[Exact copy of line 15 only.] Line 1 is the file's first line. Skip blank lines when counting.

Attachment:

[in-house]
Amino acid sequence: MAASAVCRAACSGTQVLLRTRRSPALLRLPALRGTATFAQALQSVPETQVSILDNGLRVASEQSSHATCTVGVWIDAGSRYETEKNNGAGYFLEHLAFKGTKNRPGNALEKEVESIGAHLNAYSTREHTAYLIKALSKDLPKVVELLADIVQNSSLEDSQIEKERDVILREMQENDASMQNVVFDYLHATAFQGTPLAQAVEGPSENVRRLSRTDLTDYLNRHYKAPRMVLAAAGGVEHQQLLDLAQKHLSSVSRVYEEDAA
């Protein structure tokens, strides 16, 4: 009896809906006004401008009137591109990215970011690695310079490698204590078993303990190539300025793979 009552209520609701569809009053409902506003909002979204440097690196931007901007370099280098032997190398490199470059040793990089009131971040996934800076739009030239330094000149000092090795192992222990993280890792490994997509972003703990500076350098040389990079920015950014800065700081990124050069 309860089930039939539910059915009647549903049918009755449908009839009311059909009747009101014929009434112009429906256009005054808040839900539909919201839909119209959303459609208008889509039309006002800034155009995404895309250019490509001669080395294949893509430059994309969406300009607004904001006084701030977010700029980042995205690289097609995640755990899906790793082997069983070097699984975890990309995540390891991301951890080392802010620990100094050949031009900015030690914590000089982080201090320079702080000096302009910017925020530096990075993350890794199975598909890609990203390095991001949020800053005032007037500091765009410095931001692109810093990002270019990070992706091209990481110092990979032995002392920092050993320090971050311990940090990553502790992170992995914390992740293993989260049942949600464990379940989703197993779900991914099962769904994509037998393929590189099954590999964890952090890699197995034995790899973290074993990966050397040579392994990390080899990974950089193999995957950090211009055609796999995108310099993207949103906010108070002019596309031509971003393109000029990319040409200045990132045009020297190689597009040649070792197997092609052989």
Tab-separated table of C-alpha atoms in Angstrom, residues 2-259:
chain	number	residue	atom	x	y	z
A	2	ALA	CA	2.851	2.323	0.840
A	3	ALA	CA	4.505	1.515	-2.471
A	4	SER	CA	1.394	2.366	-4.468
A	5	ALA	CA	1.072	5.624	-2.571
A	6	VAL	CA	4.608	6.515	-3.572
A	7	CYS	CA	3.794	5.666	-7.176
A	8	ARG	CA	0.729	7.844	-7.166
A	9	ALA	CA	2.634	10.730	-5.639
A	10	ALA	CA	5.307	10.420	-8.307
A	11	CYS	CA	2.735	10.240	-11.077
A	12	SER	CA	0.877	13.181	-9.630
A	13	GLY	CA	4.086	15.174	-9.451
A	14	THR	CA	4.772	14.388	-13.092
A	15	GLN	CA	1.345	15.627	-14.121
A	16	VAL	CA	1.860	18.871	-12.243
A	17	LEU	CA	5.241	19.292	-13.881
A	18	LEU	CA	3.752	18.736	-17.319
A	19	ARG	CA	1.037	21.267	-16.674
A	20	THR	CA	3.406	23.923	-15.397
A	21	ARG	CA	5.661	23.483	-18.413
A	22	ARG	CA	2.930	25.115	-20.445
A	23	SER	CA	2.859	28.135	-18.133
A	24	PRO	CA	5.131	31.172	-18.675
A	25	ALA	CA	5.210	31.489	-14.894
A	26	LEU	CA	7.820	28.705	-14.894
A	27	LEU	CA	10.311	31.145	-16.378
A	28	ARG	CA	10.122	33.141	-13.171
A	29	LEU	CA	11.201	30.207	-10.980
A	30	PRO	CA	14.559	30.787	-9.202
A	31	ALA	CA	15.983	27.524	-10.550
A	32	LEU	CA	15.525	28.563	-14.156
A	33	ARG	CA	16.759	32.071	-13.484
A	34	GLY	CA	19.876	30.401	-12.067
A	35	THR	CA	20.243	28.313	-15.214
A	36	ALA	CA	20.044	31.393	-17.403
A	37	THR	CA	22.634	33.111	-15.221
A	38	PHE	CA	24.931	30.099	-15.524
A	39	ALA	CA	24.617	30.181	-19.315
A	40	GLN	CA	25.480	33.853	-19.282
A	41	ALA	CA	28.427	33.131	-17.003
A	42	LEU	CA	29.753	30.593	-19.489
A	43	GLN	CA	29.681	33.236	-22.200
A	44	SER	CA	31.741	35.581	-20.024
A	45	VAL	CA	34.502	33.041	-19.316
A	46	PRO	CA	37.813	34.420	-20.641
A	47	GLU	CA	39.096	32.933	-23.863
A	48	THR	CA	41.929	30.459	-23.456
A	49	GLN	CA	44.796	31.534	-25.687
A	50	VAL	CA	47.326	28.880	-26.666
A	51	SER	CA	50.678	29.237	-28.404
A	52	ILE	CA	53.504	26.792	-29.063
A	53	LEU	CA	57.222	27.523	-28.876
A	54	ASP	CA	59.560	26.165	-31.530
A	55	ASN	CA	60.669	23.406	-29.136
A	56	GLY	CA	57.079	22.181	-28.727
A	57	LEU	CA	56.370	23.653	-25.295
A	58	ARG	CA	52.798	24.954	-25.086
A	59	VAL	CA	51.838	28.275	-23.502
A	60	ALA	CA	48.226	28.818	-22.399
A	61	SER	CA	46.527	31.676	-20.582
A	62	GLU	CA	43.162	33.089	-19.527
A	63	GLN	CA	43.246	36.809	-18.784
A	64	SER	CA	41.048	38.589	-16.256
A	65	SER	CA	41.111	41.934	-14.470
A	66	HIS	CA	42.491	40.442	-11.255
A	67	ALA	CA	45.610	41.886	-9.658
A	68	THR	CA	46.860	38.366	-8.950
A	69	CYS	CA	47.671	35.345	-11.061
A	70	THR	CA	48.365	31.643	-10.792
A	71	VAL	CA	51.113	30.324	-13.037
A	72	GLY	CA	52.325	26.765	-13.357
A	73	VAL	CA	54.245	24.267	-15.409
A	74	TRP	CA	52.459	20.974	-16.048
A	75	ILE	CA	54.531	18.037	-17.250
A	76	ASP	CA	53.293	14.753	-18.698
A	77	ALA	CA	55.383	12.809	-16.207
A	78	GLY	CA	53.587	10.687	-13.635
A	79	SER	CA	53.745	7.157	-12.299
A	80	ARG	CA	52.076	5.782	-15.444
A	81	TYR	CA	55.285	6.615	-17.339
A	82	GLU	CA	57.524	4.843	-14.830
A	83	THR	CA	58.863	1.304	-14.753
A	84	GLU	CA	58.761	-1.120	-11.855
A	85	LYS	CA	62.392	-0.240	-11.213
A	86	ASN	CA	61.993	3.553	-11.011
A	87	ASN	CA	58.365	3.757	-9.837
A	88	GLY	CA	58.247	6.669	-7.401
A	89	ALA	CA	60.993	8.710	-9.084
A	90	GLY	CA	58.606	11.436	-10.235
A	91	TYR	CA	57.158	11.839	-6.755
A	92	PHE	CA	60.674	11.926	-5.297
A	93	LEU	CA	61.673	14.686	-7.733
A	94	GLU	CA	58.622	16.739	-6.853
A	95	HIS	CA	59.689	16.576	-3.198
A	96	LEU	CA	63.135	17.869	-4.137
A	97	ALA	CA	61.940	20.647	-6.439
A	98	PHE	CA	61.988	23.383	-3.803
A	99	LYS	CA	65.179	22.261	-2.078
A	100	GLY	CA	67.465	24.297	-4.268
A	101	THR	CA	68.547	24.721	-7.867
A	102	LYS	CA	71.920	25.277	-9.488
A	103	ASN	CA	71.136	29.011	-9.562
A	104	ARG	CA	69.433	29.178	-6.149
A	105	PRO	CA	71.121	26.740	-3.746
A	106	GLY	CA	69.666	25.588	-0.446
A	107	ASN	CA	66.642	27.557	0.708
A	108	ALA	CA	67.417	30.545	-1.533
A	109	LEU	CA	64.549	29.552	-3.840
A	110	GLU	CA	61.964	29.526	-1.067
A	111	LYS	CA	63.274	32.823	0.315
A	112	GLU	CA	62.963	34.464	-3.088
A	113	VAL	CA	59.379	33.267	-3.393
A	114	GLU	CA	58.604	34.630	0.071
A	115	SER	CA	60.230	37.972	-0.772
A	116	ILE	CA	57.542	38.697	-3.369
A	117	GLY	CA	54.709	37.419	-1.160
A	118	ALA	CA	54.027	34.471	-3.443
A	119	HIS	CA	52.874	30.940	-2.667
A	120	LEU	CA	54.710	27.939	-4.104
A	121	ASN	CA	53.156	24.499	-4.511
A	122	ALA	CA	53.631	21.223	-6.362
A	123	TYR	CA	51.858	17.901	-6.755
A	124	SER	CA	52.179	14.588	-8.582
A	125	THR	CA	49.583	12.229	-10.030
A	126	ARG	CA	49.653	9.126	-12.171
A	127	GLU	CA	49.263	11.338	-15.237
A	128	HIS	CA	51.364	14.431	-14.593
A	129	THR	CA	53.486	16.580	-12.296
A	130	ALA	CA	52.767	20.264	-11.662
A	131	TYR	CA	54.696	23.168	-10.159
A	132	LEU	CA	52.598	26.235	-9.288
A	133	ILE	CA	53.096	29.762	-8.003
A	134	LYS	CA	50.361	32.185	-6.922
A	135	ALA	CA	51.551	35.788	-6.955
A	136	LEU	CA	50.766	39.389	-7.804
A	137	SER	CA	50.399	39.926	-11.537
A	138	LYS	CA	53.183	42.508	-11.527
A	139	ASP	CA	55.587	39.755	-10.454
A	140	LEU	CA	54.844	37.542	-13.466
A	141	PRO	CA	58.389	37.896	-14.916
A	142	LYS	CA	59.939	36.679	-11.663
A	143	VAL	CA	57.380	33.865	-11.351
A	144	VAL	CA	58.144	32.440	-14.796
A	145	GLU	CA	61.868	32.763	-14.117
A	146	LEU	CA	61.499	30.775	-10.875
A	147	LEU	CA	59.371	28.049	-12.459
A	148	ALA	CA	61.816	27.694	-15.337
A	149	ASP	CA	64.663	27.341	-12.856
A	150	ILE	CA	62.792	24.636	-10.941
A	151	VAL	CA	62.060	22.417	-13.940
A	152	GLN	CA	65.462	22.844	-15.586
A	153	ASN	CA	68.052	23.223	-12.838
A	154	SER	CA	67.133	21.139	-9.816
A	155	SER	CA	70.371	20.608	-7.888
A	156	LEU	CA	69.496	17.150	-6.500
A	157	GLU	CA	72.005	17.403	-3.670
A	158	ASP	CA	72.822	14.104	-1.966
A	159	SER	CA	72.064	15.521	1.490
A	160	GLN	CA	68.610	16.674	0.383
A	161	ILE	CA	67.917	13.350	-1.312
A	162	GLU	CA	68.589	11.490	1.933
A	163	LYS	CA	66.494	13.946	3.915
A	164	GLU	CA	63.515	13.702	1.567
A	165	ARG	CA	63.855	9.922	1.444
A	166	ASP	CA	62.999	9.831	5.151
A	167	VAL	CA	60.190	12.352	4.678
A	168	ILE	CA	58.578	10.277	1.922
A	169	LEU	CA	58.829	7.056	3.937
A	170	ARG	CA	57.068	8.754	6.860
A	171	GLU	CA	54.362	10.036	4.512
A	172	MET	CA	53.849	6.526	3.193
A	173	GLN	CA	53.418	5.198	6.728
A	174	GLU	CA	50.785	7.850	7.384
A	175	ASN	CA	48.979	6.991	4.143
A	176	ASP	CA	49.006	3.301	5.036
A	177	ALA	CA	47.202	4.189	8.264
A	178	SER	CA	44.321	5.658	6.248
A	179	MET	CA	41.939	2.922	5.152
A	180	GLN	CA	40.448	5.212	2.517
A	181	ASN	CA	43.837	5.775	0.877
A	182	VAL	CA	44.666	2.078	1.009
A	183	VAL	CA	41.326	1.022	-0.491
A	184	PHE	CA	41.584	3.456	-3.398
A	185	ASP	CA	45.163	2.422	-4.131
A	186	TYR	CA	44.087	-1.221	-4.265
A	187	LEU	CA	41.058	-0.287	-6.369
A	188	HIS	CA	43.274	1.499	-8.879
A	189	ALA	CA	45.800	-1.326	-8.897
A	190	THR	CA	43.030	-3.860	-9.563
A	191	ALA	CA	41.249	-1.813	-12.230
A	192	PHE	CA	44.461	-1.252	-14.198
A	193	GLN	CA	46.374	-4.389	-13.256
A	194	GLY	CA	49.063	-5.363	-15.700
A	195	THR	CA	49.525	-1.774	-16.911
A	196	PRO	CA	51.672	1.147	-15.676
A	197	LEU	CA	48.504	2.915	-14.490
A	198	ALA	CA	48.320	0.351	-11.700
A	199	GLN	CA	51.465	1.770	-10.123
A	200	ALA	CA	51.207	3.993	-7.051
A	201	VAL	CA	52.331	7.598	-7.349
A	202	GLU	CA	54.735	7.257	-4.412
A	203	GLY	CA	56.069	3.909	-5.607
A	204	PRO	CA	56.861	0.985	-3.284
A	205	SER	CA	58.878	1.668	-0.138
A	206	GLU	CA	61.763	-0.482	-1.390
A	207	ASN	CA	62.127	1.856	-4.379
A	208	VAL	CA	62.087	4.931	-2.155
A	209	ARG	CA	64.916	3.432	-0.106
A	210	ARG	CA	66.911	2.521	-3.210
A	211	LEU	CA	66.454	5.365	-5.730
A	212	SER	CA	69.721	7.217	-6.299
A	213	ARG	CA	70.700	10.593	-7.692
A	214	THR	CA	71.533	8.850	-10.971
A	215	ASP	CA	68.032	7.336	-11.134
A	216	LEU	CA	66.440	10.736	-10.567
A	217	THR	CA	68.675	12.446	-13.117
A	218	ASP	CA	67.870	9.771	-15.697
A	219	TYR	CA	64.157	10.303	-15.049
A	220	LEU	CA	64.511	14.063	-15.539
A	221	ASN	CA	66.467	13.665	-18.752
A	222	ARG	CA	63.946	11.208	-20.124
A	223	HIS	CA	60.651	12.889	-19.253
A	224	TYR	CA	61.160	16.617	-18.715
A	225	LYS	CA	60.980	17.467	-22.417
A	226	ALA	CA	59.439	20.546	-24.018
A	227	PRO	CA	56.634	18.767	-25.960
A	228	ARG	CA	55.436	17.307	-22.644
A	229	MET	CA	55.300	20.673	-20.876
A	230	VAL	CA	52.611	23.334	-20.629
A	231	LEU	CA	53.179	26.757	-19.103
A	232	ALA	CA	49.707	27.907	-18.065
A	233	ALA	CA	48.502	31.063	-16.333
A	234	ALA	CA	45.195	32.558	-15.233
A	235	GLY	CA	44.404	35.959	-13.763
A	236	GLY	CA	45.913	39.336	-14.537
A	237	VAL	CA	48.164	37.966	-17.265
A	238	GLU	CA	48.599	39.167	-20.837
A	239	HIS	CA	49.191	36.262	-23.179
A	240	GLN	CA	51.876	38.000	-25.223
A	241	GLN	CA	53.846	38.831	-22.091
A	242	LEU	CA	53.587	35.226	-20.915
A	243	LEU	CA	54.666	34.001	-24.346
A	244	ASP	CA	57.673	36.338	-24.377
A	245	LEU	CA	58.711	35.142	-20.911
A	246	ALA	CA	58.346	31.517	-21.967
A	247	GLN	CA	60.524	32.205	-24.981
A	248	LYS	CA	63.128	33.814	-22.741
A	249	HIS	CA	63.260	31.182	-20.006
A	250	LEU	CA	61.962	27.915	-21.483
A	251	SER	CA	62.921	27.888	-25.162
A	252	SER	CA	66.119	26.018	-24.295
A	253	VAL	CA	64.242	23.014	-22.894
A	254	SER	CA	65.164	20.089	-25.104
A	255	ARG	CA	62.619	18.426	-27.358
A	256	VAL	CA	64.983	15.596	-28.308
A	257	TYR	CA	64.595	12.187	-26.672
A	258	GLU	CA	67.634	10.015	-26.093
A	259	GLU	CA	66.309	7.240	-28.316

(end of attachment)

A	11	CYS	CA	2.735	10.240	-11.077